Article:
Land and Water

From Wikipedia, the free encyclopedia
Jump to: navigation, search

Land and Water Magazine[edit]

There were two separate British magazines entitled Land and Water which at the current time (March 2014) are completely mixed up in sources available online.

The Country Gentleman: Land and Water[edit]

The first Land and Water magazine began in 1862 as the Sporting Gazette, continuing in 1879 as the Sporting Gazette and Agricultural Journal, becoming in 1880 the Country Gentleman, Sporting Gazette and Agricultural Journal, then in 1903 the Country Gentleman, in 1905 Country Gentleman and Land and Water, and from 1916–1920 (?) Land and Water.

As the names of the earlier magazines suggest, this first Land and Water magazine was primarily concerned with country, agricultural and sporting matters that would be of interest to country gentlemen. Land and Water was a title that expressed an idea that would have appealed to those interested in country matters, field sport, sea, river fisheries and practical natural history, such as the members of the Land & Water Club of Bolton,[1] England, although they were in no way connected with the publication. It was a name that conjured up connections with the earth, rivers and seas that was calculated to appeal to those interested in the traditional pursuits of hunting shooting and fishing.

The first Land and Water magazine was published weekly by the Country Gentleman Publishing Co. Ltd. owned by Mr J St Loe Strachey, editor of The Specator.[2] The Country Gentleman: Land and Water was later incorporated with The Field magazine,[3] which appealed to much the same audience as Land and Water, and is still being published.

Land and Water: The World's War[edit]

The second Land and Water magazine was a British weekly journal published from 1914 to 1920. It was initiated by Jim Allison, then advertisement manager of The Times and devoted to the progress of the First World War and the events in its immediate aftermath.

It was edited by the well-known Catholic writer Hilaire Belloc. Editing it was the only steady employment ever held by Belloc, who otherwise "lived by his pen". Belloc made numerous trips to the Western Front on behalf of the paper, and also collected information from well-placed friends in the ranks of the Army. The journal gained quick popularity and within a short time of being launched its circulation passed the hundred thousand mark.

Belloc, always a forthright and bellicose writer, excelled in warlike editorials and stirring articles. He had always had considerable dislike for the Germans, going back to his French antecedents and to having served in the French Army at the time when French bitterness over the loss of Alsace-Lorraine was at its peak. During the war, this was very much in tune with prevailing British attitudes. In various articles Belloc characterised the war being fought as a duel between "Pagan Barbarism" and "Christian Civilization", ignoring the fact that the opposite side was quite as Christian as Britain and France and that numerous fellow-Catholics were fighting on the opposite side, especially from thoroughly Catholic Austria.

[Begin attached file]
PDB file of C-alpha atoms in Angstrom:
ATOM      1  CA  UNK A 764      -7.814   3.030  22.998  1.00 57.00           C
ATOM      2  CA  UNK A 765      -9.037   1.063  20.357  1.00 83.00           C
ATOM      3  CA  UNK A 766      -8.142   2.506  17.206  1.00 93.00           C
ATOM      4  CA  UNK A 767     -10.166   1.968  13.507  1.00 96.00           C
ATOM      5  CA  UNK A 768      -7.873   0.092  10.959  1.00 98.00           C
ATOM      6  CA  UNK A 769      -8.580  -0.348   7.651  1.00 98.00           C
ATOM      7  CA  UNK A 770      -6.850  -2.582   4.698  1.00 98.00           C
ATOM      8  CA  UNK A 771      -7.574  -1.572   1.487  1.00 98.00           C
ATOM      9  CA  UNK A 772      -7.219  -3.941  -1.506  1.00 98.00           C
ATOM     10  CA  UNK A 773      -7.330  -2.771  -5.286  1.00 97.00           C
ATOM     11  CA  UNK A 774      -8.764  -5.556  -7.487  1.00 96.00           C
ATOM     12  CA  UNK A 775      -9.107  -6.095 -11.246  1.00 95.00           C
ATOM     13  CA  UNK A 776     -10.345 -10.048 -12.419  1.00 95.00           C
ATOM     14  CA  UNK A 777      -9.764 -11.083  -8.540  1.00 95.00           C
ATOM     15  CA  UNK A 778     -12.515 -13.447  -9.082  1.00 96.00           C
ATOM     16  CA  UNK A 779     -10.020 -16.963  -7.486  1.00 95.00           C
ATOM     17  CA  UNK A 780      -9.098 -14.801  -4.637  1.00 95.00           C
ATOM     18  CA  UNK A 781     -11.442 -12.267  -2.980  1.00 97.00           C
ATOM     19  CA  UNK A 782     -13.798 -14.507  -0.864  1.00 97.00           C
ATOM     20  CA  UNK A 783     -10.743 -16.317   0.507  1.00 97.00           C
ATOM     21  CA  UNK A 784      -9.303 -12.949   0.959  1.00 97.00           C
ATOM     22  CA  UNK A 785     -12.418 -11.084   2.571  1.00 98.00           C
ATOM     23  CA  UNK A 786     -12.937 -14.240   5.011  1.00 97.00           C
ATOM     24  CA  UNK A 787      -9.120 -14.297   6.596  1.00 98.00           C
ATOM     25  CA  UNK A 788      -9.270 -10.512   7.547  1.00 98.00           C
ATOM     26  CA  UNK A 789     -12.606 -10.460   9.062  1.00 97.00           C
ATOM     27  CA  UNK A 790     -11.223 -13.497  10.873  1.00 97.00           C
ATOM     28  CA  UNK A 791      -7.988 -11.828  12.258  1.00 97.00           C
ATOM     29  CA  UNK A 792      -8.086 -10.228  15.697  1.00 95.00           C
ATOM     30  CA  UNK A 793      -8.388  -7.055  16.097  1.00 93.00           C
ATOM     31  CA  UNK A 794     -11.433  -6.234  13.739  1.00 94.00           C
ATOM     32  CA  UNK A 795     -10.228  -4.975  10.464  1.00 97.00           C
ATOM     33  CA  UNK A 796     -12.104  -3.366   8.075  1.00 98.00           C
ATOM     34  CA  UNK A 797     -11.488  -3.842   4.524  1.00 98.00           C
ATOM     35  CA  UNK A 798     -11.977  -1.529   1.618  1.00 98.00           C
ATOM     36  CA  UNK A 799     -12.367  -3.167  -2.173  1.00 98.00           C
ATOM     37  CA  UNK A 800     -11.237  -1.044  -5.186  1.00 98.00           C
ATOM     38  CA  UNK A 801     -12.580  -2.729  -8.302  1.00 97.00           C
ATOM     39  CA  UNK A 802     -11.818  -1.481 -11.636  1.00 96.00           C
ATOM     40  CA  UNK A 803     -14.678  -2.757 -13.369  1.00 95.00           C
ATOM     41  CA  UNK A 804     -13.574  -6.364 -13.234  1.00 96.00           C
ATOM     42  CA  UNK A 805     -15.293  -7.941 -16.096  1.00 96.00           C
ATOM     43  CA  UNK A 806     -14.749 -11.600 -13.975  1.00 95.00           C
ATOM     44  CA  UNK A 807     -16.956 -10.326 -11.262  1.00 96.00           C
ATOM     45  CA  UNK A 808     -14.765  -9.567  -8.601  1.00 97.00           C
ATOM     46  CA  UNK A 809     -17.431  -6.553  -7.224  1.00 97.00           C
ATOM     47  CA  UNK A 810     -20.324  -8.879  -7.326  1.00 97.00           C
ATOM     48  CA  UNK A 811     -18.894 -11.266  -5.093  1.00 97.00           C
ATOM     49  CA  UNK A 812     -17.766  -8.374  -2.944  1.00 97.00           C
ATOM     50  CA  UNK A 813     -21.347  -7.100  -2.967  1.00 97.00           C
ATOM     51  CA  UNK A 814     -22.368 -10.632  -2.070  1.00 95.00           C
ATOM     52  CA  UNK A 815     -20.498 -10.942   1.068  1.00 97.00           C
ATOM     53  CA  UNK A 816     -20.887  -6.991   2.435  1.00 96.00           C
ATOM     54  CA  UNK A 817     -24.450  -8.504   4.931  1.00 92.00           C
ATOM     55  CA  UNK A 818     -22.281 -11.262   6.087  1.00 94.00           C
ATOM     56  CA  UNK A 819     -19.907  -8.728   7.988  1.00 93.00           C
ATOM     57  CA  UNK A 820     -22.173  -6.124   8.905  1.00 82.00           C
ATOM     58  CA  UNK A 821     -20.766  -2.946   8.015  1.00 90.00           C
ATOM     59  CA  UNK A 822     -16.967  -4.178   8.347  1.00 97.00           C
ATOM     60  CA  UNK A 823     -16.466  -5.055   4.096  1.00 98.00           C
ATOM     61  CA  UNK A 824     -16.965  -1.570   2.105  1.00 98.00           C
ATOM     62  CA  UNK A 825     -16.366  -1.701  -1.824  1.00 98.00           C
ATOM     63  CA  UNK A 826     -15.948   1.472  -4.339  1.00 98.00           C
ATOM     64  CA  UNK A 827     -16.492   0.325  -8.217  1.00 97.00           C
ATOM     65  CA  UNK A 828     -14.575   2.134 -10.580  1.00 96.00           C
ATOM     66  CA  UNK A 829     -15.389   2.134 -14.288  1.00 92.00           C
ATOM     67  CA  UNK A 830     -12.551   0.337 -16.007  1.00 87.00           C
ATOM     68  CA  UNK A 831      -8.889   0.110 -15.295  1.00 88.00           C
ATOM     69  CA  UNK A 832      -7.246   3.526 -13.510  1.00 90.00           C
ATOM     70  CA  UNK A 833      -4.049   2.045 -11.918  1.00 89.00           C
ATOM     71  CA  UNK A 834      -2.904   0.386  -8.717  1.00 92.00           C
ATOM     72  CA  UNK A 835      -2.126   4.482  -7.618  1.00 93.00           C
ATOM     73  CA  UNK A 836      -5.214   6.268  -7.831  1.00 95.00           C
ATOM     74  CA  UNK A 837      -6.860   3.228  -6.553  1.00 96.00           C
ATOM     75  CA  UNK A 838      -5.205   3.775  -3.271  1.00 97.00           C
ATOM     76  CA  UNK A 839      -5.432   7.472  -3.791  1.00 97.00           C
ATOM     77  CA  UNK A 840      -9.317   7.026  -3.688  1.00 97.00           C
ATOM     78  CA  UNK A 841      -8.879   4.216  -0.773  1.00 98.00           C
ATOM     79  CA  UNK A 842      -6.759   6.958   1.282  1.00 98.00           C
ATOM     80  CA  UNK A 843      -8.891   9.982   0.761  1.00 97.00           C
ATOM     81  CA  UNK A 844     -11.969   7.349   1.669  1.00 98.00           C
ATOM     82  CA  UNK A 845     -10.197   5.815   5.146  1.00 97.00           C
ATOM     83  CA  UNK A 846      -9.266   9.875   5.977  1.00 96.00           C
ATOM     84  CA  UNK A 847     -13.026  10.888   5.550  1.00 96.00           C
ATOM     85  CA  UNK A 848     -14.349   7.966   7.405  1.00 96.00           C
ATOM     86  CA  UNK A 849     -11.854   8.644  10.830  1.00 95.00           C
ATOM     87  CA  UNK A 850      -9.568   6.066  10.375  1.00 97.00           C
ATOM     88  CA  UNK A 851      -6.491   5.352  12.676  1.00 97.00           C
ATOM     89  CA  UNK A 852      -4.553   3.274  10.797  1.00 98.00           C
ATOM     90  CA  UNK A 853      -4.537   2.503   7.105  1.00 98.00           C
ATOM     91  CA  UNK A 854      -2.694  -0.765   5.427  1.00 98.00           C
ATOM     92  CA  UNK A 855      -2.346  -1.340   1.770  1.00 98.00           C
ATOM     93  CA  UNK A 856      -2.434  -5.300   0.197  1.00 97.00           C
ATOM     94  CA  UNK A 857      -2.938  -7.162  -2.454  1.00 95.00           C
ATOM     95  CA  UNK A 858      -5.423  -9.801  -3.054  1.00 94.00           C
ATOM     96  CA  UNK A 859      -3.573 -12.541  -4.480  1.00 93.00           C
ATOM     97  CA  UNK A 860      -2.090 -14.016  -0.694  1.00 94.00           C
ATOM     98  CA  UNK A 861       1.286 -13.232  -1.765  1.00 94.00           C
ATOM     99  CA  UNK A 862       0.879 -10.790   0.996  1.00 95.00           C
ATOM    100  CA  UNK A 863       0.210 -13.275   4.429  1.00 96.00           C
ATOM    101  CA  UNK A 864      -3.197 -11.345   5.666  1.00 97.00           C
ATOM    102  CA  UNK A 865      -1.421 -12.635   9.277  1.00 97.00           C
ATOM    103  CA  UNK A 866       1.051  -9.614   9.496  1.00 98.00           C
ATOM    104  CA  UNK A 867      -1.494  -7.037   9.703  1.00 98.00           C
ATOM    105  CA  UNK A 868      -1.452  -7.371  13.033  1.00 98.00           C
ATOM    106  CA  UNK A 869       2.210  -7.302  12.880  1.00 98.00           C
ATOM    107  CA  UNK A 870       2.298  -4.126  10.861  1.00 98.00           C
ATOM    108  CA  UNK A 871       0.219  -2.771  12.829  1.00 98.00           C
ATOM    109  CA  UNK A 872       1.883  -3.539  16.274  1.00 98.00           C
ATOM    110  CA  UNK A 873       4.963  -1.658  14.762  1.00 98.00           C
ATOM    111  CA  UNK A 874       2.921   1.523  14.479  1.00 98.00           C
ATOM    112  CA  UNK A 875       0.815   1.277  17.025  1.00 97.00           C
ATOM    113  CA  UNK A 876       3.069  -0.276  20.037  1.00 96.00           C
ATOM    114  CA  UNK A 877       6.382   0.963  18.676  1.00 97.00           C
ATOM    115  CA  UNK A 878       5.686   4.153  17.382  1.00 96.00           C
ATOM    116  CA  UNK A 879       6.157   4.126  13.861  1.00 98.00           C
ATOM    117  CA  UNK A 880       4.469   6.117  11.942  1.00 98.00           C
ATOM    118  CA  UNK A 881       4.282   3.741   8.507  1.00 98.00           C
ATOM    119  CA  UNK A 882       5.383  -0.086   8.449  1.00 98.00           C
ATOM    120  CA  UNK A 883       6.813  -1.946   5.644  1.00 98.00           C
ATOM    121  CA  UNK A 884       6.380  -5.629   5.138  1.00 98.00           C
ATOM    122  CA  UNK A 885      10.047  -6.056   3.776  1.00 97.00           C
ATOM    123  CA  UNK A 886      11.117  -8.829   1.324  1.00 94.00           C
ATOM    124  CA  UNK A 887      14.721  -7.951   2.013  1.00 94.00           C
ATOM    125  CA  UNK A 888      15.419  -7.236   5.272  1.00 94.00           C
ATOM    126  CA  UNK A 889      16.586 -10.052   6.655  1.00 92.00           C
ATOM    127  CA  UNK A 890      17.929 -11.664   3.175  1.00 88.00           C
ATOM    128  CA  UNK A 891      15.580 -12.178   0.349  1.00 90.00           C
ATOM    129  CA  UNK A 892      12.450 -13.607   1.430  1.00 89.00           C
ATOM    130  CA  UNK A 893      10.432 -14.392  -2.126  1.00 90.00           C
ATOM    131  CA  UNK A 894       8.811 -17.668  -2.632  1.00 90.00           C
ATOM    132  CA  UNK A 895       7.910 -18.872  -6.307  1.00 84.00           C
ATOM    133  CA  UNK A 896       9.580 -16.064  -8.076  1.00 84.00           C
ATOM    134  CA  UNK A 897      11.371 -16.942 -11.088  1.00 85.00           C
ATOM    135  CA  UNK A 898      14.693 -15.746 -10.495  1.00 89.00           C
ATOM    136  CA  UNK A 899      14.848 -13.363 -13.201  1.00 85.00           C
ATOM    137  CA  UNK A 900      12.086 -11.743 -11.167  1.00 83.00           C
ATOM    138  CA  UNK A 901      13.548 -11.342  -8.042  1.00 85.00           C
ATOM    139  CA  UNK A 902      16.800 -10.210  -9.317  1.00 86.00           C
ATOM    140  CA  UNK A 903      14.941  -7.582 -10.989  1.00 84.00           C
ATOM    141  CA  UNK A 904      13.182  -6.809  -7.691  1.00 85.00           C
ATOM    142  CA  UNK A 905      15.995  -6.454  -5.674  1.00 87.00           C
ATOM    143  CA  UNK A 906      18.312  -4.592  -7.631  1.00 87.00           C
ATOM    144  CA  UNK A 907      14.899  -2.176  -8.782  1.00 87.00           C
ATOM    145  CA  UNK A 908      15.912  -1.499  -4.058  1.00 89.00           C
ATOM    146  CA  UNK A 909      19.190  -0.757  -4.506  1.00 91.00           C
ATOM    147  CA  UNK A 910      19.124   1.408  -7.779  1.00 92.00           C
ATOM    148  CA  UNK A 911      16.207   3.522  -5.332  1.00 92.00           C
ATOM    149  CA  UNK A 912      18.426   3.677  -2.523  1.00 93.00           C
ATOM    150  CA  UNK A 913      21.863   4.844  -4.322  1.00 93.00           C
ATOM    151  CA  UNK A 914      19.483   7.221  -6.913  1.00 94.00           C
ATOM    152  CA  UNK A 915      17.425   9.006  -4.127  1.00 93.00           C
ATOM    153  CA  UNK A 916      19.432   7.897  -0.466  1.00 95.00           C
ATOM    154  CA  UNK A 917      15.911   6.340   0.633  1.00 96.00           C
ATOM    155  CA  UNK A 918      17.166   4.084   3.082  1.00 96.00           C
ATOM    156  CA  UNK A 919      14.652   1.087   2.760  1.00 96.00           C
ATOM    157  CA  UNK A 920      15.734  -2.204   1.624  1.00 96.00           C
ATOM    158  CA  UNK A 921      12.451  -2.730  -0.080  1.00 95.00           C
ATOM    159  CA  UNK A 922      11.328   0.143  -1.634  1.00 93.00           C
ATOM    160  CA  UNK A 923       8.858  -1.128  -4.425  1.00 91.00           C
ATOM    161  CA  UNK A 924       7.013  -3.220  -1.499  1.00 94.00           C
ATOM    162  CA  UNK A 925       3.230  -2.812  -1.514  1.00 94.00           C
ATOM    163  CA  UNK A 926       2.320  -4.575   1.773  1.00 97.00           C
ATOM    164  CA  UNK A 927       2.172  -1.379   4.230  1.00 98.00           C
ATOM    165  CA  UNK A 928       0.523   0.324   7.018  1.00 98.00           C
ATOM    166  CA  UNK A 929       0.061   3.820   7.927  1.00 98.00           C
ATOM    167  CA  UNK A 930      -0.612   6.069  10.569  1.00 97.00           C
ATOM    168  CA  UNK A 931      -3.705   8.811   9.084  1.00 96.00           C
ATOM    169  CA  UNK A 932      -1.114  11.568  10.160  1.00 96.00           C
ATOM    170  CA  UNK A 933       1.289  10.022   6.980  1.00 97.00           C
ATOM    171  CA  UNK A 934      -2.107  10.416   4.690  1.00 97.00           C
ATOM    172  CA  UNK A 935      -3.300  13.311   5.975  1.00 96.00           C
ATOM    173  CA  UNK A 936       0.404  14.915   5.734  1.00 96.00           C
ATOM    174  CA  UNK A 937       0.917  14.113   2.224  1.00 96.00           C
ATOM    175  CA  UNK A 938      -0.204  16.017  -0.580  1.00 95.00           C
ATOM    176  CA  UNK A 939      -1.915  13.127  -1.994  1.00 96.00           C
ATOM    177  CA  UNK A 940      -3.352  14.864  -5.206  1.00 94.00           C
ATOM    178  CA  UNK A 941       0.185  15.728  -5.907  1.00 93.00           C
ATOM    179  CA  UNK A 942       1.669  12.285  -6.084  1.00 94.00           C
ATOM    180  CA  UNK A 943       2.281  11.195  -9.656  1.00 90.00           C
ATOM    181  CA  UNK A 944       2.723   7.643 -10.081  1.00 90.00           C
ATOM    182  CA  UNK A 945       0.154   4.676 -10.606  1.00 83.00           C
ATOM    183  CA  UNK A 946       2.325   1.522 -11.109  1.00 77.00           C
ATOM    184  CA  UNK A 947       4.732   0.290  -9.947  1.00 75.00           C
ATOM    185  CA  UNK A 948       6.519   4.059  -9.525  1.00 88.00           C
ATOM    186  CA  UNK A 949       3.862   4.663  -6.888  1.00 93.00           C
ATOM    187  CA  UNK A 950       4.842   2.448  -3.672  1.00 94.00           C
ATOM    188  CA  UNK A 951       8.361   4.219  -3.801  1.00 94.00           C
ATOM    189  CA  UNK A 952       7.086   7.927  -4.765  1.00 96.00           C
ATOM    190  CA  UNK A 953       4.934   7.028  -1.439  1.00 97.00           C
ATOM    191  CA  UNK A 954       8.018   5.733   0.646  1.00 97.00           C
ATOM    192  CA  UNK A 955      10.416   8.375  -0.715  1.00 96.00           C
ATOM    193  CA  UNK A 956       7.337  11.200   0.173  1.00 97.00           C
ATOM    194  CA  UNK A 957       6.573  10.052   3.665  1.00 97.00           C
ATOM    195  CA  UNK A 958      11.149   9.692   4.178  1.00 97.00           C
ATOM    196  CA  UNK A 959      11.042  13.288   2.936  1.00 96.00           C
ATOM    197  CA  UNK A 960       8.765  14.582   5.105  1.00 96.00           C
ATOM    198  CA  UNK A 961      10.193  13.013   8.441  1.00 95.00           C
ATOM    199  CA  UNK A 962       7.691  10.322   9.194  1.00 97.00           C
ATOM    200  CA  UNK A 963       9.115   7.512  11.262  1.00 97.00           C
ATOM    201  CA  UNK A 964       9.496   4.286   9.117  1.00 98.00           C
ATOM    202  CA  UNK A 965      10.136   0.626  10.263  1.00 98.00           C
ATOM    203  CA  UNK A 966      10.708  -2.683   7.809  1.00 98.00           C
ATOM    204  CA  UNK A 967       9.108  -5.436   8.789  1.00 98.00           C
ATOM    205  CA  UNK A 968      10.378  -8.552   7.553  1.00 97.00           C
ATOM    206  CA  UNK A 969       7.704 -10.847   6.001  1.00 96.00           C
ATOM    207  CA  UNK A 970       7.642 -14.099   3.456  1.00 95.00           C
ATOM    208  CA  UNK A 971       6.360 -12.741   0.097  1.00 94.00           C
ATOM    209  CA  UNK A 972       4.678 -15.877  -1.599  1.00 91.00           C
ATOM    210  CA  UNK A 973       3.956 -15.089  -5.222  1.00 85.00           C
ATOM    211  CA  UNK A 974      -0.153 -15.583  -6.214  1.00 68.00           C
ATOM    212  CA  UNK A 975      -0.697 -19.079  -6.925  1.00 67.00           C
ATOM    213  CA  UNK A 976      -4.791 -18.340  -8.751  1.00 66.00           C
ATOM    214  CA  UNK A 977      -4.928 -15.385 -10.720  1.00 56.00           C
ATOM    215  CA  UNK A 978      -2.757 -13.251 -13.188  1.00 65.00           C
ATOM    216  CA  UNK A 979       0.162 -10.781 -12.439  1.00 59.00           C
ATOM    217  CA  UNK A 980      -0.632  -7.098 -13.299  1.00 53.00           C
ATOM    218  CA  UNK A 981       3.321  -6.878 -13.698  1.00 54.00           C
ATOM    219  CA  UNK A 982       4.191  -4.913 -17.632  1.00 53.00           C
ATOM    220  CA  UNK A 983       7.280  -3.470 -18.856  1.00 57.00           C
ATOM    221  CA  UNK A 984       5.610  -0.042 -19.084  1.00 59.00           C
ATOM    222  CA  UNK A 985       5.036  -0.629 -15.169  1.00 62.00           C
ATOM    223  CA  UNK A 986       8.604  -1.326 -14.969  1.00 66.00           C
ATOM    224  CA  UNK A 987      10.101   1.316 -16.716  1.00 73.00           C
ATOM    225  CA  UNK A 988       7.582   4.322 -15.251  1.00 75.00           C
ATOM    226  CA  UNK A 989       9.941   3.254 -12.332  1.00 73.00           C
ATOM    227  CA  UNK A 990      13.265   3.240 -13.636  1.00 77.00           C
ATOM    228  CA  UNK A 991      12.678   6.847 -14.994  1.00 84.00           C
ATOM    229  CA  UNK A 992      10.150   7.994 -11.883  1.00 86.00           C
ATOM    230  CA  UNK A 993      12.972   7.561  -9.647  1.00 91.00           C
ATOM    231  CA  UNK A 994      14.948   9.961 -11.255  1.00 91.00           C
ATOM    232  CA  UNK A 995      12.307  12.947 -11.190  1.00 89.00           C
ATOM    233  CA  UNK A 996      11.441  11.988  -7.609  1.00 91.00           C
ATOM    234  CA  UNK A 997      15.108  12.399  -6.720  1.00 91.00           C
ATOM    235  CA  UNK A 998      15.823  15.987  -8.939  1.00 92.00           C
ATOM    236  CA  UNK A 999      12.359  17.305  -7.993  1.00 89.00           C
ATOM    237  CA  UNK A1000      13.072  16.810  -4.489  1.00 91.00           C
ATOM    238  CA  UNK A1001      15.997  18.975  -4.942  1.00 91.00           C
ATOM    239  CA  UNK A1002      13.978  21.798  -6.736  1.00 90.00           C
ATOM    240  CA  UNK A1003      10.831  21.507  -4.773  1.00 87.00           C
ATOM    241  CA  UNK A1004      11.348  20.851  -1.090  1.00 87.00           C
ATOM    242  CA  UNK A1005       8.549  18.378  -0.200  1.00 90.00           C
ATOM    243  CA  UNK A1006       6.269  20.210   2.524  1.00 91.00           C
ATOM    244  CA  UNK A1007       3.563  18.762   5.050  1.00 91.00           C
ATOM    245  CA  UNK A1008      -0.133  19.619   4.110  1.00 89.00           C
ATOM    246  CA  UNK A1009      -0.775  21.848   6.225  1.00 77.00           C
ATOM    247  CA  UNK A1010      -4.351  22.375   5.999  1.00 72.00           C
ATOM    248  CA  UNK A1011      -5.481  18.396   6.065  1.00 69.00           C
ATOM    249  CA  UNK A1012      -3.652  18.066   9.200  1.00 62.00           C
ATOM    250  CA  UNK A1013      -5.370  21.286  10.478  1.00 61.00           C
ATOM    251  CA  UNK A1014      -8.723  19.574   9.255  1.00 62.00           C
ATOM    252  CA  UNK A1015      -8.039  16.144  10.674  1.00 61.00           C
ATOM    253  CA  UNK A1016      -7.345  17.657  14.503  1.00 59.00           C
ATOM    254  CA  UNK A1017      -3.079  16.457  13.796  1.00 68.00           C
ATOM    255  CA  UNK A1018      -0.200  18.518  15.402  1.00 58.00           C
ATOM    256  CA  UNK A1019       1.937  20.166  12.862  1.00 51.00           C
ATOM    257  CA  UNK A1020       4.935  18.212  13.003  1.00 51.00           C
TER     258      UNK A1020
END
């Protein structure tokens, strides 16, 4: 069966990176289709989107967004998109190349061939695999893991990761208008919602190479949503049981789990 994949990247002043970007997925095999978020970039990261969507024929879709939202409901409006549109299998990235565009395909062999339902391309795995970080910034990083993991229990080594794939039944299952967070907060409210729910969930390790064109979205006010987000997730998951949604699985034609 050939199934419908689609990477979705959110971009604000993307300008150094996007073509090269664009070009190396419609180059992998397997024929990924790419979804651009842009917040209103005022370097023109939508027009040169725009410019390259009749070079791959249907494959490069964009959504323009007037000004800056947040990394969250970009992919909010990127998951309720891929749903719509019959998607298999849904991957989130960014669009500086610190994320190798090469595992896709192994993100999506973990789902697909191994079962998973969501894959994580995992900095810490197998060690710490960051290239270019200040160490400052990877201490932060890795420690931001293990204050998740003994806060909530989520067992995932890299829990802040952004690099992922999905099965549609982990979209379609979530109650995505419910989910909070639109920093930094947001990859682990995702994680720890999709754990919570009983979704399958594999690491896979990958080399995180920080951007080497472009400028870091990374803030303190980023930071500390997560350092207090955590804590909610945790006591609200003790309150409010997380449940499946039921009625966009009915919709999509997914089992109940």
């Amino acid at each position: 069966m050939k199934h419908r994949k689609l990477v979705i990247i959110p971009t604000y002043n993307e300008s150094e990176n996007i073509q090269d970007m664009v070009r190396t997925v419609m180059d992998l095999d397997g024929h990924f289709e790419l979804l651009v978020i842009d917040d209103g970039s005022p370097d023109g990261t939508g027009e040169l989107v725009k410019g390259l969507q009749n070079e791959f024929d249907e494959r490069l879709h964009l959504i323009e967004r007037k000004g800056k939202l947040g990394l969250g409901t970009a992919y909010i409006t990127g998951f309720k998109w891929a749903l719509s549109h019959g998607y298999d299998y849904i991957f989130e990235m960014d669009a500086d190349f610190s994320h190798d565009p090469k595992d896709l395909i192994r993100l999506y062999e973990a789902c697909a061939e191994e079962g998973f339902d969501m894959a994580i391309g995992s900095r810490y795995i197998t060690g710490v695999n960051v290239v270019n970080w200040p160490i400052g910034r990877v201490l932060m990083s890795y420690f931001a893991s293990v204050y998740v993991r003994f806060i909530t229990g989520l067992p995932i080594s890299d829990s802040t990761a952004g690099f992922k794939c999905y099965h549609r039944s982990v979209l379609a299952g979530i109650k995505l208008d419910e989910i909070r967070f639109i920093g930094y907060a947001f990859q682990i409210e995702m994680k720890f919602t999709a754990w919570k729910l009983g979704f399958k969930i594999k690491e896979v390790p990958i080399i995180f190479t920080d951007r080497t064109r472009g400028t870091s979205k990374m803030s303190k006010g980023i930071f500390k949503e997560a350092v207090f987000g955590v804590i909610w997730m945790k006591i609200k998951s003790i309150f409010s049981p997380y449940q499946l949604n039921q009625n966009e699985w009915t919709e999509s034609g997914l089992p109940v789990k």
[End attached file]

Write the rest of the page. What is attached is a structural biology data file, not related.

The journal was charged with highly inflated estimates of enemy casualties, and Belloc's over-optimistic estimates of when the war would end with an Allied victory were several times proved premature - which did not harm its popularity. On one occasion during the war Belloc is known to have confidentially told G. K. Chesterton, with whom he was friendly, that "it is sometimes necessary to lie damnably in the interests of the nation".

During the war the magazine also employed Arthur Pollen as writer on naval issues.

After the end of the war, the journal continued covering world events, such as the Treaty of Versailles and the Russian Civil War, where Belloc strongly supported an intervention to crush the Bolsheviks. However, in 1920 it ceased publication.

Country Gentleman vs. County Gentleman[edit]

In the mix up between the two magazines, a typo has also been introduced and Country Gentleman, the one time name of the earlier magazine and publisher of the first Land and Water magazine has been misspelt as "County" Gentleman.


  1. ^ Land & Water Club, Bolton, England: Papers read by members of the above club during the sessions of 1873-4 and 1874-5. Printed at the Guardian steam printing works, Manchester 1875
  2. ^ Francis Troup's Cheap Cottage Makeover
  3. ^ Oxford Dictionary of National Biography, Margery Fish,

External links[edit]